The Future of Work: 5 Post-Pandemic Workforce Trends
As companies begin to move past the initial layoffs, lost business, and dislocation that came with the outset of the pandemic, they’re also wondering what’s next.
Our view is that companies are now moving to what many call the next normal. Organizations are navigating a return to the office, stepping up operations, and engaging more contingent workers. Workforce strategies and business plans all point to a post-quarantine environment.
But that’s not looking far enough ahead. As organizations consider the post-quarantine world, now is also the time to plan for the post-vaccine future. Success in that future will depend largely on how companies change their approach to the workforce based on lessons learned in the pandemic. This change applies to contingent workforce priorities as well as traditional employee engagement.
Many of those lessons come from the shift to working outside the office. How do we re-frame our view and seize new opportunities that remote work will afford? We see answers in five areas of change and opportunity: geography, cost control, data, competition, and engagement.
1. Geography: Removing Barriers to Talent for the Future of Work
The future of work conversation is now a priority for businesses. The rush toward digital transformation is happening now, changing the traditional, physically limiting methods of talent acquisition to anywhere recruiting and virtual on-boarding. Companies that faced a finite talent pool can now remove those guard rails by being bold and considering candidates in any geography.
For years, many studies showed productivity gains from remote work. By having an anywhere mentality, a company can tap into global networks of candidates for the work to be done. A remote strategy not only improves the ability to attract talent; it also boosts retention. As a result, many companies are thinking about new questions:
- Depending on the job, do you care where work gets done? Many aspects of work where physical presence used to be required have proven to be negotiable as far as onsite demands. Has your organization revisited requirements for roles? The real impact of favorable remote work policies is increased access to talent who can do the work well.
- Are you confident of remote work performance? Has moving your workforce into their homes given you confidence, or at least made you more comfortable that there will be productivity, even if you don’t see it? The pandemic’s forced remote work conditions gave companies more insight into how well people perform in a work-from-home situation.
2. Cost-Control: Remote Work Opens Creative Approaches to Spend Management
Broadened geography for talent can mean cost-savings or cost-containment opportunities. This cost factor is not just at the individual worker level; it is also about the total cost of engaging all flexible talent. Of course, the ability to tap into talent in various markets can help with costs. But there are more options. Specifically, two questions reveal areas of opportunity for improving a company’s workforce strategy:
- Should you hire top talent or up-skill existing talent? In the past, companies had to build strategies based on recruiting conditions in their markets. If the talent or learning resources were unavailable, they had to adjust their approach in a reactive way. Now they have more control.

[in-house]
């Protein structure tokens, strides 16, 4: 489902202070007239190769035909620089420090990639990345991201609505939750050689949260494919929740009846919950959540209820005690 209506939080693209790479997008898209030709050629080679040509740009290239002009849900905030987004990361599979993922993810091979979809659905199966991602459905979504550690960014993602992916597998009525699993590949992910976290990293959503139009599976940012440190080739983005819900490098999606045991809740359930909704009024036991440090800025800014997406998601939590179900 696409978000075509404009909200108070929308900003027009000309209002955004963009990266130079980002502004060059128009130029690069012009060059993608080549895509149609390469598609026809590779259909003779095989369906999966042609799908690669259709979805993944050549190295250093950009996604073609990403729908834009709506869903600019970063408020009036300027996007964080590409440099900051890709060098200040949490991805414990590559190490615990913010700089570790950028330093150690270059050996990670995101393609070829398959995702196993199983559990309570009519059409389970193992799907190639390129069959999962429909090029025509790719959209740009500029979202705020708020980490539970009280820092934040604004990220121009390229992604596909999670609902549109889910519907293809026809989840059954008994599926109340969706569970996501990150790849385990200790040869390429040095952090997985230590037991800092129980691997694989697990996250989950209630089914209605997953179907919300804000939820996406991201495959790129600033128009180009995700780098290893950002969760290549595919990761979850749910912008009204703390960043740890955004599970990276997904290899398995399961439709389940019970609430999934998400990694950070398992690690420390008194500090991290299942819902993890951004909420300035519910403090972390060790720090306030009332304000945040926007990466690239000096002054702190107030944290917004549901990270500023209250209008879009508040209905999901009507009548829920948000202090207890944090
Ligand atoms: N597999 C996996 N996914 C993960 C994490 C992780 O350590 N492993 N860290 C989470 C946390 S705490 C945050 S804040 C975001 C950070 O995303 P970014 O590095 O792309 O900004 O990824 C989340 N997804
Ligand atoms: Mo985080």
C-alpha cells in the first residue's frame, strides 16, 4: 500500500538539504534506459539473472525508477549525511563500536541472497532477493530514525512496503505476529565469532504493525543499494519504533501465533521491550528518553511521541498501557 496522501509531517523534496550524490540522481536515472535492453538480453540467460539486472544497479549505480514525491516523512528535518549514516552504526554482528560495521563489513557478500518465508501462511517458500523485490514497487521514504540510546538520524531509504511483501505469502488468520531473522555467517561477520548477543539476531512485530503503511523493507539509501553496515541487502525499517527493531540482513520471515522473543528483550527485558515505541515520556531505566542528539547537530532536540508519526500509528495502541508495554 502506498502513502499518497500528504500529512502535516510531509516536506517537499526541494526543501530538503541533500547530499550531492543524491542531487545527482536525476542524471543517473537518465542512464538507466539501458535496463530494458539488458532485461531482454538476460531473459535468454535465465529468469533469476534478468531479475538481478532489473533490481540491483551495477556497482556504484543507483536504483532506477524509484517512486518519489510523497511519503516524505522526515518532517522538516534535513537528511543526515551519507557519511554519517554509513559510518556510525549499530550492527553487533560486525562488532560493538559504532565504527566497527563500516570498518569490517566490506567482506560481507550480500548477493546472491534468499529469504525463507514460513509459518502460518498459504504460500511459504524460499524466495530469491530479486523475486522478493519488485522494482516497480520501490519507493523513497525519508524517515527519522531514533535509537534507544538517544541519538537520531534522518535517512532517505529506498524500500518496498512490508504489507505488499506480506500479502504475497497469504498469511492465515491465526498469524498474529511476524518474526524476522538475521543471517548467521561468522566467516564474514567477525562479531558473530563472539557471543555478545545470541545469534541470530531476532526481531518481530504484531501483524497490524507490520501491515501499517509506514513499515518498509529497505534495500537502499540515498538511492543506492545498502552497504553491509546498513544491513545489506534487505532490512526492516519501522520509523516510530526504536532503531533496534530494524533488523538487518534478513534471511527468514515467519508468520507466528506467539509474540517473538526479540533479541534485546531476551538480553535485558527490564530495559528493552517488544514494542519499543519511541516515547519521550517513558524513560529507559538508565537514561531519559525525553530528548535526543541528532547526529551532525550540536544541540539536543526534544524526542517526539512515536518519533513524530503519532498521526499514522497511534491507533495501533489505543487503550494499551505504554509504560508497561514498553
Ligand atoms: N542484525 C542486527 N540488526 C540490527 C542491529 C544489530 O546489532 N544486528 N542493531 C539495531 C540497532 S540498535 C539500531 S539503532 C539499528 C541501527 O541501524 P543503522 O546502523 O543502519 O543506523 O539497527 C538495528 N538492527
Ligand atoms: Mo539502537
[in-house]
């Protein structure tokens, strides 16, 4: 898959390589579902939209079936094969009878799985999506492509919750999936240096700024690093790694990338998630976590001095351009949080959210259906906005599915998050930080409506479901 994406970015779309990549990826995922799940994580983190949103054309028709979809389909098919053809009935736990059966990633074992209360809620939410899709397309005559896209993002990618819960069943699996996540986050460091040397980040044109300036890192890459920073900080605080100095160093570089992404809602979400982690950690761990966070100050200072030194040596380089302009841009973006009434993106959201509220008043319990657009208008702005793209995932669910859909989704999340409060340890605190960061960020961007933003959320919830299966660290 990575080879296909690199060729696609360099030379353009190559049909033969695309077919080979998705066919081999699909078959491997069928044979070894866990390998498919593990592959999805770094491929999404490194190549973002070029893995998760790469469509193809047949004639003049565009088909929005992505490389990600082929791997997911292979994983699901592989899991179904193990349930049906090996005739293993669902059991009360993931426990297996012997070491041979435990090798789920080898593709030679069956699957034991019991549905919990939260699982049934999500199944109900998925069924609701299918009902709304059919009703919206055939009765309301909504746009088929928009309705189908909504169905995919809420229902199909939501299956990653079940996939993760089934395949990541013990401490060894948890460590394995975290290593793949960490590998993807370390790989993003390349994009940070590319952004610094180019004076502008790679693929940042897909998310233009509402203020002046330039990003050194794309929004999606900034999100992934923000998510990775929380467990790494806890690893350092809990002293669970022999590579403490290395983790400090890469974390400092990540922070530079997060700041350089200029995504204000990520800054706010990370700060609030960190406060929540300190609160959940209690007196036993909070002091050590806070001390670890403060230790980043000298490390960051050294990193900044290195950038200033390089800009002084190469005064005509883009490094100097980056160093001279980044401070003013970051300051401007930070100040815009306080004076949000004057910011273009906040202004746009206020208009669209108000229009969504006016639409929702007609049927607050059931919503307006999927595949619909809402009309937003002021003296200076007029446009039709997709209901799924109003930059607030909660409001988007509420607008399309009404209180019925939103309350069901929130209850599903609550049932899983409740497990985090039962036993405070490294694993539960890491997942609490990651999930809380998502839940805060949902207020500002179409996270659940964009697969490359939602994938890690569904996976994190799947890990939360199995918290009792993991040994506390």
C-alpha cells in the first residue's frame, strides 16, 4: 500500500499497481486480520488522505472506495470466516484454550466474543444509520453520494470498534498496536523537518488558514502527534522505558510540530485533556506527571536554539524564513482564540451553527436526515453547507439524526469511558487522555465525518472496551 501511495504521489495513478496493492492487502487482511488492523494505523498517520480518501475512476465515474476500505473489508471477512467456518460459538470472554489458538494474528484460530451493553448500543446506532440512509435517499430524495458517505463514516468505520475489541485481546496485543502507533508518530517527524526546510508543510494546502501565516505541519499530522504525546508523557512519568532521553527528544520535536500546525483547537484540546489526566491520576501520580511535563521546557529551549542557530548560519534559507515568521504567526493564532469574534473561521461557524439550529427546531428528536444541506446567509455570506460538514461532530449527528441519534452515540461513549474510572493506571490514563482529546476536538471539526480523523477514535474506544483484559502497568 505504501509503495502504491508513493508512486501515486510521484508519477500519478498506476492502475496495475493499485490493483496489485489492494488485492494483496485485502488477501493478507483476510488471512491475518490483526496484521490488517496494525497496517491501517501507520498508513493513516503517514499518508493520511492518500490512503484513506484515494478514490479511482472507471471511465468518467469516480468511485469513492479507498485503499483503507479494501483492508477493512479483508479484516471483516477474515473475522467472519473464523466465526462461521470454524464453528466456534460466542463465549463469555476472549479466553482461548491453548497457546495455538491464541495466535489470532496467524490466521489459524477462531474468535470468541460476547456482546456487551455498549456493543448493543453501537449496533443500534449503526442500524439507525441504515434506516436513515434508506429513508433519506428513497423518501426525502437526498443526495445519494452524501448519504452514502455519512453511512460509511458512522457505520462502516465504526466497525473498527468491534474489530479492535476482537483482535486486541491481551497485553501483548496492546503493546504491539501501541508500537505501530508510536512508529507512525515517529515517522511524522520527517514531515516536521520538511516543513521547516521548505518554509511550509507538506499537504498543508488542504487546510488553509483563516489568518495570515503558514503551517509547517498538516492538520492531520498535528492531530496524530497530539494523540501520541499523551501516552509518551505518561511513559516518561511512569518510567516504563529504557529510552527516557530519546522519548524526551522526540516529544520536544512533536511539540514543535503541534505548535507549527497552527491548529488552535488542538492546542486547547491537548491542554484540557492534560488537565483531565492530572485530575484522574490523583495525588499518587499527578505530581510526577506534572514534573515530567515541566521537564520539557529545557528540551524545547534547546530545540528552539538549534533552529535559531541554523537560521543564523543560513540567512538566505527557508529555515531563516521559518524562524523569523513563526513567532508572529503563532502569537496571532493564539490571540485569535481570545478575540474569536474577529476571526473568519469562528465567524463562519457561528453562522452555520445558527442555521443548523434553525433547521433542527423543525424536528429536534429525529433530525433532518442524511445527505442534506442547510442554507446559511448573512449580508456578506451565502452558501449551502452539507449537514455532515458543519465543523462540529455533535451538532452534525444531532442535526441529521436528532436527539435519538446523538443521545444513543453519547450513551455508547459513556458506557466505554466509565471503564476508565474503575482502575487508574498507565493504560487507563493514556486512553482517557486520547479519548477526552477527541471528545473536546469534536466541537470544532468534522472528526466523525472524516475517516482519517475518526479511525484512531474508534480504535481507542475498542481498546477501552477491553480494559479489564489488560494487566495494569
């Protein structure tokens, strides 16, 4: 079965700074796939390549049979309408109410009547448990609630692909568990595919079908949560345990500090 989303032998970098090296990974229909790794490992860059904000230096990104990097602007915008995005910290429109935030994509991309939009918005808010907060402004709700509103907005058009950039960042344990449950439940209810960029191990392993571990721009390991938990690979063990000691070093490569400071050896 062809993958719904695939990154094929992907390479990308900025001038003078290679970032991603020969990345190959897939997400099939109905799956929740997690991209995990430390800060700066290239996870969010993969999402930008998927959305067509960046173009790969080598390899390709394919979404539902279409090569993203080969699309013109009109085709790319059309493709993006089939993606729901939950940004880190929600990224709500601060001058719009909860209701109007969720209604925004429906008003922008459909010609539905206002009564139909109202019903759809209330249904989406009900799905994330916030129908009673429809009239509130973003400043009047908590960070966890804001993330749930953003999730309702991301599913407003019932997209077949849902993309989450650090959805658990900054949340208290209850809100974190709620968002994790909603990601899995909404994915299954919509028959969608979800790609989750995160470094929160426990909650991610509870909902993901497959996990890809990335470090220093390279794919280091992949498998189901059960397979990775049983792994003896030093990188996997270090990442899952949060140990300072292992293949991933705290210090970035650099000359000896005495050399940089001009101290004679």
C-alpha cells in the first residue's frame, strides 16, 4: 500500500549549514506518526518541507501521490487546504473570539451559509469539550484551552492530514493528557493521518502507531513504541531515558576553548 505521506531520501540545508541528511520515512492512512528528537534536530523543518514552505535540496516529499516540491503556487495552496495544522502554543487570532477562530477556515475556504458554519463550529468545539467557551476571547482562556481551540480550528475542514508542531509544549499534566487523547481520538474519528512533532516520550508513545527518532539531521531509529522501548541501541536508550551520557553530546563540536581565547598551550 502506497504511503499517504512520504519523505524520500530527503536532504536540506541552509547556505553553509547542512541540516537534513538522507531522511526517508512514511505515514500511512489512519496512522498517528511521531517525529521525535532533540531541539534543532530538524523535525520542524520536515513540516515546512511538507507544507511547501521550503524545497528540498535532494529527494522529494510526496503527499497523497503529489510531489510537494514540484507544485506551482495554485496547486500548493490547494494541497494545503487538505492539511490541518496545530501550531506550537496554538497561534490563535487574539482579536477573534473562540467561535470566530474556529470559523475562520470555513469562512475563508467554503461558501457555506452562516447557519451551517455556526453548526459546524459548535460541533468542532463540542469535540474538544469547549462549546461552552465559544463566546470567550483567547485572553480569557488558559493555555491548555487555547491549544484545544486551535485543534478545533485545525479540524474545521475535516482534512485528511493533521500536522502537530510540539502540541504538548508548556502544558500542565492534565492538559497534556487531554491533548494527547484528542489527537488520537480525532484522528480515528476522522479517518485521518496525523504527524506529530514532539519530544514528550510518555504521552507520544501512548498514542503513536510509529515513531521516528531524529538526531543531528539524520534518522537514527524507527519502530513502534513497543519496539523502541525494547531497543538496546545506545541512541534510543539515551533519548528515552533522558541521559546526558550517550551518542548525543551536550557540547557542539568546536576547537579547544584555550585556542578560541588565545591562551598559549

Today, the best strategy would be to exercise both options. An expanded geography to acquire talent, combined with anywhere-anytime learning, lets organizations balance hiring and developing new skills with their current talent.
- How can you get work done differently? Many organizations realize almost any section of their business can be done remotely. Looking forward, they can now open the door to ask, “How can work itself be done differently?”
For example, companies can learn to leverage their strategy for managing Statement of Work (SOW) or Services Companies in new ways. They can put all of their non-employee spend under one umbrella of management rather than the many silos of engagement that commonly exist today. By doing this, you can control the quality of work being delivered, get a handle on costs, and identify new projects or tasks that may be best executed by SOW resources.
3. Data: Visibility and Transparency Become a Survival Tool
The pandemic has revealed the importance of data and analytics in leading a company through uncertain times. To promote a climate of calm, you need engaged leadership ready to respond in the right way. They need to deliver timely, accurate, assertive, clear, and consistent communication at all levels.
That type of communication requires hard data, and the need for data extends to managing the flexible workforce. Transparency and visibility to all spend, and all workers, are more important than ever, and many companies struggled in the pandemic because they lacked that visibility. Consider the following questions about transparency to inform your workforce strategy in the future:
- Does your tracking go beyond the numbers? At the beginning of the pandemic, it was impossible for some companies with unmanaged spend outside their MSP program to blast out messages to suppliers quickly or attempt to contact trace. Calculating invoice amounts at the time became irrelevant when someone asked, “How many non-employees are on assignment?” And many companies had little data on the workers they engaged through an SOW.
Companies that never considered these issues before now realize that what you don’t know can hurt you. Getting a handle on unmanaged spend and resources is something AGS can take on, complementing a current contingent workforce program to give a more holistic view of what it takes to keep moving forward.